League of Nations

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The League of Nations was the first attempt to assemble the nations of the world in a single body. In this respect it was the forerunner of the United Nations. It was created at the urging of the United States, tinged with idealism, and criticized by nationalists.

U.S. role

Following the entry of the United States into World War I, President Woodrow Wilson paid surprisingly little attention to military affairs, but dominated diplomacy and provided the funding and food supplies that helped to make Allied victory in 1918 possible. In the late stages of the war he took personal control of negotiations with Germany, especially with the Fourteen Points and the Armistice that amounted to a German surrender. The Fourteen Points was his program to permanently end conflicts that lead to wars, and he went to Paris in 1919 to implement them and especially to create the League of Nations. Wilson had to compromise with French leaders who wanted revenge against Germany, and deal with overlapping and conflicting claims of national self determination, He played the single most influential role in shaping the Treaty of Versailles, with special attention on creating new nations out of defunct empires. He succeeded in getting most of the treaty he wanted, but faced a severe battle regarding Senate ratification. Wilson collapsed with a debilitating stroke in 1919, as the home front saw massive strikes and race riots, and wartime prosperity turn into postwar depression. He refused to compromise with the Republicans who controlled Congress after 1918, effectively destroying any chance for ratification of the Treaty of Versailles. The League of Nations went into operation anyway, but the U.S. never joined.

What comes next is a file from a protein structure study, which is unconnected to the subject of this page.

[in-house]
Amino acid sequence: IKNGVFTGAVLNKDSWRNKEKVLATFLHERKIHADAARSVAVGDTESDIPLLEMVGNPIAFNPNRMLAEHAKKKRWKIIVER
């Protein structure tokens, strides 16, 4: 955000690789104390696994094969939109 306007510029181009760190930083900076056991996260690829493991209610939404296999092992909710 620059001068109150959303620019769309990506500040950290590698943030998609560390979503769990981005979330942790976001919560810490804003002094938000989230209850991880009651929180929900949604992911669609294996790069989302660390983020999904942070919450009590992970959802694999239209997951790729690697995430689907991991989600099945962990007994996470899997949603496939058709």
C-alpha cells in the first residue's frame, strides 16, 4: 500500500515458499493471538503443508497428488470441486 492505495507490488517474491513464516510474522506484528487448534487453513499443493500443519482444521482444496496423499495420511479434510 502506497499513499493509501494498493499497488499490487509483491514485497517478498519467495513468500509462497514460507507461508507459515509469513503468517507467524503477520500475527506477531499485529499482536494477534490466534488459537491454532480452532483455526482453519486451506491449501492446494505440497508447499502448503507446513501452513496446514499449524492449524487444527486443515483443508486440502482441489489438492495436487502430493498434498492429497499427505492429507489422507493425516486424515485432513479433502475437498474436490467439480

Wilson's idealistic internationalism, whereby the U.S. enters the world arena to fight for democracy and liberalism, has been a highly controversial position in American foreign policy, serving as a model for "idealists" to emulate or "realists" to reject for the following century.

1920s

Most historians portray 1924-29 as no more than a temporary lull between the two storm periods of imposed "peace" settlements and bitter conflicts in 1919-23 and the Great Depression, destruction of Versailles, and rise of Hitler in 1929-33. However Cohrs (2006) argues that the Dawes Plan, London Conference, and Locarno treaties of 1924-25 constituted instead a new Euro-Atlantic peace settlement and international system and established a new European concert. This system was much more important than the League, Cohrs argues. Under combined British-American aegis, both France and Germany adopted the spirit and politics of productive mutual compromise. What stunted and finally undermined the system was above all the failure of both hegemons, especially the U.S., to actively support and develop it.